#health #mobilization #water
Water-borne diseases are not inevitable! The Veolia Foundation has chosen to provide access to water in order to fight cholera, in particular.
Every year, 829,000 people die from diarrheal diseases caused by polluted water and poor sanitation. And in many developing countries, cholera is still very much alive. This diarrheal disease is one of the public health scourges that still silently ravages thousands of people. And yet cholera is not a fatality. It can and must, in Africa in particular, where successive waves of the disease are devastating, become a disease of the past.
Mobilizing collectively against cholera
A call to action was issued on March 21 to eliminate cholera and other diarrheal diseases in Africa. How can we do this? By putting water, hygiene and sanitation back at the heart of strategies. Ibrahim Assane Mayaki, former Prime Minister of Niger and Executive Secretary of NEPAD, Pierre Lokadi Otete Opetha, Secretary General for Public Health at the Ministry of Health in the Democratic Republic of Congo, and several renowned academics (Jean-Marie Kayembe Ntumba, Rita Colwell and Didier Bompangue) signed the call on the eve of the World Water Forum in Dakar.
While cholera has been eliminated in many parts of the world as a result of major sanitation projects and improved access to safe drinking water, Africa continues to be affected by this infectious disease. The signatories of the appeal encourage the implementation of a multisectoral strategy, based on the commitment of public authorities, donors and field actors. Because cholera is not just a medical issue! It is through concerted mobilization that a sustainable response can be provided. Better access to drinking water and sanitation allows us to fight not only against cholera but also against all waterborne diseases.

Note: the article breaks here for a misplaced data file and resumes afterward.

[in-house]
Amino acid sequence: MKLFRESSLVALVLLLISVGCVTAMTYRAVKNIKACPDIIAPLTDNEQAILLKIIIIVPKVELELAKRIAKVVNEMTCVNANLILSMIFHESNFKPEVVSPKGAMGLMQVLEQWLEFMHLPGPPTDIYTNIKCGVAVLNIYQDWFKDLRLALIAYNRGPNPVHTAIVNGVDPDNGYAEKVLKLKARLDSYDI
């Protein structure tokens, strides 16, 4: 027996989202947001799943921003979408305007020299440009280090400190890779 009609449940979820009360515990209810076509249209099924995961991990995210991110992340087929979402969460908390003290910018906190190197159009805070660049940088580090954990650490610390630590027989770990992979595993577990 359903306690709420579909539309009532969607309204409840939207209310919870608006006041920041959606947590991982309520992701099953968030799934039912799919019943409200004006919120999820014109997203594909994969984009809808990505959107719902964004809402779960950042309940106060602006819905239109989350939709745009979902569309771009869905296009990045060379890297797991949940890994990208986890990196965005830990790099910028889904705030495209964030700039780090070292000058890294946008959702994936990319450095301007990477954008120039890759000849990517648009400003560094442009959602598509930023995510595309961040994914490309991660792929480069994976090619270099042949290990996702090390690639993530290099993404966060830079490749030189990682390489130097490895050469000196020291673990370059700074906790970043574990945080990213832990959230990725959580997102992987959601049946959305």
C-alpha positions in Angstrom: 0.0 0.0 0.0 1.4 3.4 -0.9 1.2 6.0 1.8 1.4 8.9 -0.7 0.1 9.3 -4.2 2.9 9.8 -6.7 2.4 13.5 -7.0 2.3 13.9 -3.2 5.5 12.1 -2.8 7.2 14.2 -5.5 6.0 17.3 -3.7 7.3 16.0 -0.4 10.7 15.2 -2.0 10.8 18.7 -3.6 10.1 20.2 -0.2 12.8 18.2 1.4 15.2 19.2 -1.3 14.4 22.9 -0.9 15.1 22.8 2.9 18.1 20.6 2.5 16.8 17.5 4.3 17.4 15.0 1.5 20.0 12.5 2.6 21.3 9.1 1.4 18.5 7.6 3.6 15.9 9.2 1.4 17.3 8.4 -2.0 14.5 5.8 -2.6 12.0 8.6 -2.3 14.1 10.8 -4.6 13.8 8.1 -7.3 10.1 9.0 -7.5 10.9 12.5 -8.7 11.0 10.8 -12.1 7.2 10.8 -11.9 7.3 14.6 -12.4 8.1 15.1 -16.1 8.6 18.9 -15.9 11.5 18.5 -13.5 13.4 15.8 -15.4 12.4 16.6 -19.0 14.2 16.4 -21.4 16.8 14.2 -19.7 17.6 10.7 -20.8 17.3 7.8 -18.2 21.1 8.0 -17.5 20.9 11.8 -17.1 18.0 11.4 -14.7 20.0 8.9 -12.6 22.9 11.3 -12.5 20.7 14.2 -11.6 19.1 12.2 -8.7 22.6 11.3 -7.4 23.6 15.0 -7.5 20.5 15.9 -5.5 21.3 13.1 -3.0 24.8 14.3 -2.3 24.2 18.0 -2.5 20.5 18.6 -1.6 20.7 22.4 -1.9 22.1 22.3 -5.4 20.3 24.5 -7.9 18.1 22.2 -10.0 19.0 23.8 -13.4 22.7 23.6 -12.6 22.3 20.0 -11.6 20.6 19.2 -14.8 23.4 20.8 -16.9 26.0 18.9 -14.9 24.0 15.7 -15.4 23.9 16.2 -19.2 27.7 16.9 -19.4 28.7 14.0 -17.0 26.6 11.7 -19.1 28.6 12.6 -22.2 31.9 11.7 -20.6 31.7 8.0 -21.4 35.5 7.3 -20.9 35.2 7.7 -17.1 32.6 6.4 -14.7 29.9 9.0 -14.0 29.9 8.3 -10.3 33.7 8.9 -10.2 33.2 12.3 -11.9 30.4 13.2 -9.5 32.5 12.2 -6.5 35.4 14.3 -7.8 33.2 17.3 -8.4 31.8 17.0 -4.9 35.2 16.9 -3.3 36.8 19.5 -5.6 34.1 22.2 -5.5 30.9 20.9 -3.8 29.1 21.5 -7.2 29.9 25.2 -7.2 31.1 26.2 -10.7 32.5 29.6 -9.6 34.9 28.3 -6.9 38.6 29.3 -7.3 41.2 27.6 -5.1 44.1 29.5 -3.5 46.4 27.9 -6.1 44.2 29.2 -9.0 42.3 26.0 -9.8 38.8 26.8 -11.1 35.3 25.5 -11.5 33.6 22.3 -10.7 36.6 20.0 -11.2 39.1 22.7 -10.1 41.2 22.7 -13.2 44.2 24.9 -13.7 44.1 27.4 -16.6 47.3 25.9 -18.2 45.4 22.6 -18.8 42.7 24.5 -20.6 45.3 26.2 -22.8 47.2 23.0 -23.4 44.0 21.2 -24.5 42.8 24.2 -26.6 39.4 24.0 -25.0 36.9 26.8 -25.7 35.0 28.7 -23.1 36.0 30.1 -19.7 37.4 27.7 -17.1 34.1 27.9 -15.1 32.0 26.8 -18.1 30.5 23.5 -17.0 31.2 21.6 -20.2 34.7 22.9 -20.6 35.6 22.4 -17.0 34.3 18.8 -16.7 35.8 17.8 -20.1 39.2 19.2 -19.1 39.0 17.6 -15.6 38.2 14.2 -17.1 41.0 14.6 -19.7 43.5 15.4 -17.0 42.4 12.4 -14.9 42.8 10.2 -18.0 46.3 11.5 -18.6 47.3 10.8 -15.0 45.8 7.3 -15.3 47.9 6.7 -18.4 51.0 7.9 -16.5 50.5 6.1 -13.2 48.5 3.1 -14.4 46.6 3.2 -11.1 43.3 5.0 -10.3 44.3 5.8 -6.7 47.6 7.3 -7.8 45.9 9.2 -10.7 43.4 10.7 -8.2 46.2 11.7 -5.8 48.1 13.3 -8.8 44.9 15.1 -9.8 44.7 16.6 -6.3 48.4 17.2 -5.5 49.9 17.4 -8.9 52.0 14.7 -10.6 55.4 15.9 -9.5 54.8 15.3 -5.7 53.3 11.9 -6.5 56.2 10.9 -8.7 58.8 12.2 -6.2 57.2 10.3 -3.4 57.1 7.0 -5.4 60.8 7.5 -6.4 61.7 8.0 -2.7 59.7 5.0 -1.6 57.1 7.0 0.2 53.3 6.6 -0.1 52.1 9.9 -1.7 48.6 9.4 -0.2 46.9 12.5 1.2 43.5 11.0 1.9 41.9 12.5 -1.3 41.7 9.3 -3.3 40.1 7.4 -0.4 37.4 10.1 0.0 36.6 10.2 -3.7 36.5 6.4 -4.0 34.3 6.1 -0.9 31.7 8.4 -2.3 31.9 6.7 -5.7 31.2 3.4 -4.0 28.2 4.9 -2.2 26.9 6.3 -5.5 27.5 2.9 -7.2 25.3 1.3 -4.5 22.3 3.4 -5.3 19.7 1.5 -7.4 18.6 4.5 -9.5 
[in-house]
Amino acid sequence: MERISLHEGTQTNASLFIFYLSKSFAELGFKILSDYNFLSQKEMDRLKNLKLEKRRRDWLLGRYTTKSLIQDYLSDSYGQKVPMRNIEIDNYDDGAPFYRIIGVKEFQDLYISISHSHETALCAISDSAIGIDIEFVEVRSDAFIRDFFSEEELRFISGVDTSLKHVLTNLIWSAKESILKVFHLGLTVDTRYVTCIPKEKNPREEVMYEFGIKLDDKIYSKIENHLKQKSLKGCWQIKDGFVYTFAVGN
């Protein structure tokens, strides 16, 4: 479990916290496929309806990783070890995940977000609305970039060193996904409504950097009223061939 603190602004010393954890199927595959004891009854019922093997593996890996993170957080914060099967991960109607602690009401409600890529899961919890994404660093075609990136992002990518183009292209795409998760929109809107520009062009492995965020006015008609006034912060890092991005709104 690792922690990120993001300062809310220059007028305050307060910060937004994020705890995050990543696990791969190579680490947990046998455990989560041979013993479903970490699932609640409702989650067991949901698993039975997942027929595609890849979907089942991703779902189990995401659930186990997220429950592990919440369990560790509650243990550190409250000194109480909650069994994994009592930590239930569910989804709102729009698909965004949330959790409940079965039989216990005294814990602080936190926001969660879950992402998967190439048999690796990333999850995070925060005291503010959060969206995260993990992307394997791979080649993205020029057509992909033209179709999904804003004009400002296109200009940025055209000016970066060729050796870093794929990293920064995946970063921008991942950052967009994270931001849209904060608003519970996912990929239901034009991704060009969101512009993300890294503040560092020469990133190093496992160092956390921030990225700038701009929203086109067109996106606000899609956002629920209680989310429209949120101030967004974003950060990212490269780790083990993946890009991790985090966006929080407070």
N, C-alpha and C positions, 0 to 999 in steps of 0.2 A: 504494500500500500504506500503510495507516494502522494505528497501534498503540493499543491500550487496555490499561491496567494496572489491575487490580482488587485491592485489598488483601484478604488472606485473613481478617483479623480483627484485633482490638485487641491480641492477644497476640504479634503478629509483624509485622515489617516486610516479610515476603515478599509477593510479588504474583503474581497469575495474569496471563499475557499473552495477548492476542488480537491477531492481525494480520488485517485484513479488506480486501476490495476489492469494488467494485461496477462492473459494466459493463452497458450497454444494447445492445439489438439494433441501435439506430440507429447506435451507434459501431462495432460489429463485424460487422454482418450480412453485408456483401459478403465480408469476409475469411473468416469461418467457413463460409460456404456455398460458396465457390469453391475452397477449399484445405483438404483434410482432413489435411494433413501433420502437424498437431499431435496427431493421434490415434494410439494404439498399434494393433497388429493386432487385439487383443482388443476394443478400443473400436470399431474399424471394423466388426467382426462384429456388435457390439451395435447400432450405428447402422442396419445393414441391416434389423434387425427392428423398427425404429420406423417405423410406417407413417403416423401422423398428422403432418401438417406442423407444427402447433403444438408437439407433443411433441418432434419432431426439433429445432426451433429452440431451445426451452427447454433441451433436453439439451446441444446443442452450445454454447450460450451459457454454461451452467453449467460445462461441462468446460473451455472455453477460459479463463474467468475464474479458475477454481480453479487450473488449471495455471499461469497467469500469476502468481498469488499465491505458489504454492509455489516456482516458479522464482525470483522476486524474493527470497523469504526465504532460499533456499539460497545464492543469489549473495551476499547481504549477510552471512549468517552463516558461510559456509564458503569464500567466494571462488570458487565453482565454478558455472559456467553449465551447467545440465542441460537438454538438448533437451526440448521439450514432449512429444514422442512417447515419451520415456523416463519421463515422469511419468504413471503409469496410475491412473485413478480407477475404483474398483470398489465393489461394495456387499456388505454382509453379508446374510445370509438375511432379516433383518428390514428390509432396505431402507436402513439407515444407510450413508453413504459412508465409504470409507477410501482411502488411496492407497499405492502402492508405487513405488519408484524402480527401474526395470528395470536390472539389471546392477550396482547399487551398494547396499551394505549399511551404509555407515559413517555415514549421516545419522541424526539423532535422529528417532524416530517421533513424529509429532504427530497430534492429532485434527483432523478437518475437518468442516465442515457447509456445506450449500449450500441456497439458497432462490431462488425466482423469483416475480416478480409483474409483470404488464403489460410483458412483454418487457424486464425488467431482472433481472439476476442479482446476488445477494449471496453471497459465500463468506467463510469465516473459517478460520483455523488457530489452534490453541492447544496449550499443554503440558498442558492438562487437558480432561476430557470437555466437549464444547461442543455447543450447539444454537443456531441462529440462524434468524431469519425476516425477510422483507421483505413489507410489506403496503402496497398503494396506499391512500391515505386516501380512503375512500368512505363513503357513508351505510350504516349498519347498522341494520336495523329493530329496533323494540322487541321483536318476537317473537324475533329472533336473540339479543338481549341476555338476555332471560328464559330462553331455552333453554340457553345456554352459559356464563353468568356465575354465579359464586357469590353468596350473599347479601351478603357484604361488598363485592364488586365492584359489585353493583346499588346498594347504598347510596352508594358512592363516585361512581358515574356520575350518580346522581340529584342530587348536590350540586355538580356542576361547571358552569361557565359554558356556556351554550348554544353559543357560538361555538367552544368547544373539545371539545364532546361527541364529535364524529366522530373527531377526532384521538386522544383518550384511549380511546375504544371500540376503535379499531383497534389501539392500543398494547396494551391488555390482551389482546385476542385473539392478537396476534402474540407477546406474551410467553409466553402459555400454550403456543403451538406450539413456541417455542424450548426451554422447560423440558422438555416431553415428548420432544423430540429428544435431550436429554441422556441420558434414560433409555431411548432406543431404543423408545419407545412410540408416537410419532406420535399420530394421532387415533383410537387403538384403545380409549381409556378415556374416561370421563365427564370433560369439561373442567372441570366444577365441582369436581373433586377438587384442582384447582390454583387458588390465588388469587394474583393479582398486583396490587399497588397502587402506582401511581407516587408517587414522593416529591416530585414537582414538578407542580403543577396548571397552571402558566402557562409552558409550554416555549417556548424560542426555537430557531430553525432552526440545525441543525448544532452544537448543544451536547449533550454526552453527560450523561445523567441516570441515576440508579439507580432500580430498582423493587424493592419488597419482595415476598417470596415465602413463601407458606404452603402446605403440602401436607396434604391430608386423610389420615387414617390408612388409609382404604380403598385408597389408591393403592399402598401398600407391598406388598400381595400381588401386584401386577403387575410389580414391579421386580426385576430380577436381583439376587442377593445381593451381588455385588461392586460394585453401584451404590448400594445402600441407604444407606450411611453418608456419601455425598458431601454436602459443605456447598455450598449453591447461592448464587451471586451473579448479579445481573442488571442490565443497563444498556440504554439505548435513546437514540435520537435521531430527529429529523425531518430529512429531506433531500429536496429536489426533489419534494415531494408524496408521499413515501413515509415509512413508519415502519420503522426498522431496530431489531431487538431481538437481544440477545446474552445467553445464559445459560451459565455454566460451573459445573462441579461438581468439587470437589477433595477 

A relentless fight in the Democratic Republic of Congo
The Veolia Foundation has been working alongside local authorities in the Democratic Republic of the Congo for about ten years, and is implementing this multidisciplinary approach in the field to fight cholera. With the French Development Agency (AFD) and the European Union, among other partners, infrastructures are being rehabilitated and strengthened so that a sustainable public water service can provide continuous access to quality water.
A MOOC to better understand waterborne diseases
The Veolia Foundation also supports better knowledge of waterborne diseases in partnership with the Institut Pasteur.. Why can water transmit bacterial, viral and parasitic infections? What are the means of control and prevention? What are the priority Public Health issues related to freshwater? Follow the Institut Pasteur's training, designed with the support of the Veolia Foundation.